Easy Machine Applique Tutorial: How to Applique in No Time

Applique Cover
Have you tried applique?  If not, are you scared of something new?  No matter!  There are several types of applique, some harder than others.  Today I will show you a very easy and basic method of machine applique.  I hope this helps get you started.


  • template - the shape you want to applique.  It can be a printout from a pattern or a drawing or something you trace from a coloring book.  The possibilities are endless!
  • fusible web - there are many common brands of fusible web.  Heat 'N' Bond Lite is typically what I use.  Steam-A-Seam, MistyFuse, and Pellon Wonder-Under are other brands I have tried.  Make sure to get sew-able fusible web.  There is a non-sewable version of fusible web and if you try to sew through it, it will gum up your needle with glue.  Trust me.
  • fabric - a piece slightly larger than your desired applique shape.  You will also need a background fabric to fuse your applique shape to.  This may be another rectangle for a quilt block, a t-shirt, a bag, a quilt top, etc.
  • interfacing or stablizer (optional) - if your background fabric is lightweight or thin, you may want to place interfacing underneath the background fabric to stiffen it.

applique 1

1.  Place the fusible web rectangle, bumpy side down, on top of pattern sheet and trace the applique shape.    
applique 2

2. Cut out the shape leaving a 1/4” margin around the shape. Place the fusible web with the traced shape bumpy side down on the wrong side of the fabric.  Press to fuse the fusible web to the applique fabric.  Make sure to read the manufacturer’s instructions prior to beginning for appropriate heat settings and length of time to press.  For Heat 'N' Bond Lite, I usually press for about 8-10 seconds on a low (medium-low) setting.
applique 3

3.  Cut out the shape carefully. 
applique 4

applique 5

4.   Peel the paper backing off of the shape.  Now your fabric shape will have the fusible web on the wrong side of the fabric.  It is ready to apply to your background.
applique 6

5.  Fuse the shape (wrong side down) to the right side of the background fabric, making sure to center the shape.  Use the same technique and settings as step 2.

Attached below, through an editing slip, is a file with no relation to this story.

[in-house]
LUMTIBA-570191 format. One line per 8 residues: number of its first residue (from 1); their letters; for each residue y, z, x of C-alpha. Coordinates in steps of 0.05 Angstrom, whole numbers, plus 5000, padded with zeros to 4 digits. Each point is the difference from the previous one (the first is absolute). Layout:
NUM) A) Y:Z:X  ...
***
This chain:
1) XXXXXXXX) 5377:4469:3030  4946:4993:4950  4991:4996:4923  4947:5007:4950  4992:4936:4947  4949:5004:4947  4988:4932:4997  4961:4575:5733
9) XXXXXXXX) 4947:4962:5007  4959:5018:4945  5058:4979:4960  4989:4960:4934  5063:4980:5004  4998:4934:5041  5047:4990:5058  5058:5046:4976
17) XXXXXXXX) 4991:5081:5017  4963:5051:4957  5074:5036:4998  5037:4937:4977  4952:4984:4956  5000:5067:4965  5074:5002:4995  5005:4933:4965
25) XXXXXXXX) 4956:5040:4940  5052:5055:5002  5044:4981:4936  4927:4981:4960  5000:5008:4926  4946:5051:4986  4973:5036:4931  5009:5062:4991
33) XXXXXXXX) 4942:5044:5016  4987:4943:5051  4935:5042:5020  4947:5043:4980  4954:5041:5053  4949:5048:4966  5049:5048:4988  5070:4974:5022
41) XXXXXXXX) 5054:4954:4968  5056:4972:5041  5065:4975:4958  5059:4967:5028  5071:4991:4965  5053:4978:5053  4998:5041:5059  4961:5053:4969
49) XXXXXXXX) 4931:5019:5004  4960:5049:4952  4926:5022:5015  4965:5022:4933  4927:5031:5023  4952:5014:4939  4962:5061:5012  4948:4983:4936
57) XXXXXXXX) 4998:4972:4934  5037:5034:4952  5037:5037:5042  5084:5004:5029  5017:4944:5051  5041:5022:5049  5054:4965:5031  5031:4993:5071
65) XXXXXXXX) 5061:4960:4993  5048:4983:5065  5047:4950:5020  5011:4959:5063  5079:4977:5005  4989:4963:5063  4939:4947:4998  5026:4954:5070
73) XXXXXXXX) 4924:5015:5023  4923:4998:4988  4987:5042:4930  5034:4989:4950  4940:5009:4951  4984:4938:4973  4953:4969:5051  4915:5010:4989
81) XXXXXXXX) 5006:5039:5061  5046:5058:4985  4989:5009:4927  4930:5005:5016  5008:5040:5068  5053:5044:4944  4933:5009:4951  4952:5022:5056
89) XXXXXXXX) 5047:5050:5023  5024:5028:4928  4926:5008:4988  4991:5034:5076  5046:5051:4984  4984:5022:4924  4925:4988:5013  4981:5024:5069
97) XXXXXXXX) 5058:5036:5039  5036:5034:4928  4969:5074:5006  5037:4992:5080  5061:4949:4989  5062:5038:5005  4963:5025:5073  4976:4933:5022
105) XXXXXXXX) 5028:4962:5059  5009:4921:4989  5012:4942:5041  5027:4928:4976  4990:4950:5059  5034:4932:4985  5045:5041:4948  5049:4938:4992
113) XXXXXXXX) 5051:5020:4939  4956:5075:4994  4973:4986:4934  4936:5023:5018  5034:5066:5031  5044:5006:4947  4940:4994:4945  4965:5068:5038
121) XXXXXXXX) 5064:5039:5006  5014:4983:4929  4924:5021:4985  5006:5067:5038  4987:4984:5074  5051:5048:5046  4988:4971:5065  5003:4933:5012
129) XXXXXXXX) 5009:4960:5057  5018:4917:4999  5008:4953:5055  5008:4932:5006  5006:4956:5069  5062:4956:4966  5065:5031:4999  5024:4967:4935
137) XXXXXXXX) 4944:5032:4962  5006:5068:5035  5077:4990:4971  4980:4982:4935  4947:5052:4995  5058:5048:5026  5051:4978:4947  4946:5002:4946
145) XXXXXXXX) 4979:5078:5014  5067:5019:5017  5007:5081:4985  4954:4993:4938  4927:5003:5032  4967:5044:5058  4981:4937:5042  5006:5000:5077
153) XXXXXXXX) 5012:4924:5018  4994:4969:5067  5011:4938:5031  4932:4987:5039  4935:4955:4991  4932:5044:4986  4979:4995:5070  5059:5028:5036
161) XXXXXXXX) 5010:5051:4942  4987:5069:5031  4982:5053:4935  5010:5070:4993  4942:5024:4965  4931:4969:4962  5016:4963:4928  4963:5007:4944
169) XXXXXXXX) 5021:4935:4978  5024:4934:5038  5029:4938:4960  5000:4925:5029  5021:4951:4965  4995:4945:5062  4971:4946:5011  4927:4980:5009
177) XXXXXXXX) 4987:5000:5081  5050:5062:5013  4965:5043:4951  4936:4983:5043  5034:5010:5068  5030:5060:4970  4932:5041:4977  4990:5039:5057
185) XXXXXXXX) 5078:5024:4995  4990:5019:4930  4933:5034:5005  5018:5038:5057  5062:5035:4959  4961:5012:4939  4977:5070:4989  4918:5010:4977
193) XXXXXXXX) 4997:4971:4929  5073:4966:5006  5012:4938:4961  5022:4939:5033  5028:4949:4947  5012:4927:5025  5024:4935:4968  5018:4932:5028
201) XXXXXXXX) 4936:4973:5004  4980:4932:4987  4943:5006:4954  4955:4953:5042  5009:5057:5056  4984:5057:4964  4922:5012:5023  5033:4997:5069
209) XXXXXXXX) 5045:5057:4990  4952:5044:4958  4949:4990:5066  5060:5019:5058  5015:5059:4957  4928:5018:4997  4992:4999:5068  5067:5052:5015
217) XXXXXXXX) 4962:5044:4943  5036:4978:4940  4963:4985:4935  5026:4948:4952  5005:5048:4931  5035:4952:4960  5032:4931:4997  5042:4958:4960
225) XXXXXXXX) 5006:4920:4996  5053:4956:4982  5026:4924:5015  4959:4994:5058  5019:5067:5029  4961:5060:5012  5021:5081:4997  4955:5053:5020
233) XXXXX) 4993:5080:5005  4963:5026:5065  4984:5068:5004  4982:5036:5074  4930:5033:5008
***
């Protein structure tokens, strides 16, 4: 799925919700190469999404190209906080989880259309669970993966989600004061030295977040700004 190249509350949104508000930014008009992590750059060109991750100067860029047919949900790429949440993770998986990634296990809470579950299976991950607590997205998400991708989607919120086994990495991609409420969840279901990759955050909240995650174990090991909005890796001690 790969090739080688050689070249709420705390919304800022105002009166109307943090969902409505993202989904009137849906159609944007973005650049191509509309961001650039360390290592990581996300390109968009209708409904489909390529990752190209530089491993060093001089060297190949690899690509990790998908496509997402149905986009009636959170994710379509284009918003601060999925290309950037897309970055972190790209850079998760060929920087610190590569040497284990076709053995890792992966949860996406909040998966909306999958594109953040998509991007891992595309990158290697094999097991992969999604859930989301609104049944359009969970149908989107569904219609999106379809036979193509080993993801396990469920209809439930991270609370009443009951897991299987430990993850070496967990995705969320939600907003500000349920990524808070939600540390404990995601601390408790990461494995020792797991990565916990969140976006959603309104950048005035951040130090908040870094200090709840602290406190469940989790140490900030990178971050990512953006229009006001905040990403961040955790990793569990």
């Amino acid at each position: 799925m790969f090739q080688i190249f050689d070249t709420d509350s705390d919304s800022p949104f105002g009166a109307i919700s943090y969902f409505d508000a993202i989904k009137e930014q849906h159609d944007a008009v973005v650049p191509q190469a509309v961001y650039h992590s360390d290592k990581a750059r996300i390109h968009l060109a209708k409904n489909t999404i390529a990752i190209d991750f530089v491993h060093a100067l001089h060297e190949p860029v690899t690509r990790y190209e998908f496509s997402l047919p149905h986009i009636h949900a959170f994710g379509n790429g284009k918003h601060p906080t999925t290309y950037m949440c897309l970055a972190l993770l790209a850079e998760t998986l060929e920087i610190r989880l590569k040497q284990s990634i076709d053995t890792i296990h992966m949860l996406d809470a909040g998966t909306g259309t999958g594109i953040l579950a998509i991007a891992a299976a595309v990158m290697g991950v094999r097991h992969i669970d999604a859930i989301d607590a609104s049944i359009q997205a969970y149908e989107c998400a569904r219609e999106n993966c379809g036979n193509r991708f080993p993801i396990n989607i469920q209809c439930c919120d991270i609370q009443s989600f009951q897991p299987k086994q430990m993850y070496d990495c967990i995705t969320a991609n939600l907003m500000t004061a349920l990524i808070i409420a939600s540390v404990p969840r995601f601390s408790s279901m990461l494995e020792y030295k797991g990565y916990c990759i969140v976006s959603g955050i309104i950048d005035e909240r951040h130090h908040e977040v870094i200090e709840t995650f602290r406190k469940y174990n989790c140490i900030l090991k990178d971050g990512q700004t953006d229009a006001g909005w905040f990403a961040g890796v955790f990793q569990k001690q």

*Note*  If you want to use an interfacing to support the background, now is the time to apply it.  Either fuse the interfacing to the background or pin it in place on the wrong side of the background fabric.  Honestly, I usually skip this step.  Call me lazy - but I have found I don't need it when appliquing for a quilt.  The Heat 'N' Bond Lite product gives the applique shape some stiffness.  If I am working on a t-shirt though, the interfacing is very helpful.
applique 7

6.  Zigzag or blanket stitch around the shape to secure the appliqué.  Patience!!  Sewing a tight zigzag around a complex shape can take some time, but it is well worth the flair it adds to the piece.  Try experimenting with the tightness of your zig zag.  Most machines allows you to adjust how close the stitches are.  If you are appliquing on clothing, I would choose a tighter zig zag stitch because clothing will be washed repeatedly.  You may not need such a tight stitch for other applications, such as a quilt.
applique 8

Isn't she cute?
applique 9
Finished Applique Shape
And here it is in my quilt top!
elephant parade quilt 2

I hope this helps get you started with applique.  It can be so fun to personalize handmade gifts.

Snowman Quilt Finish: A long time UFO

This quilt is a looooong time coming.  In fact, I would never have finished it if my kids hadn't found it in the depths of my sewing space and gotten excited about it.  I'm thinking I started this in 2008.... a time that was B.M.F.s (Before Modern Fabrics) for me...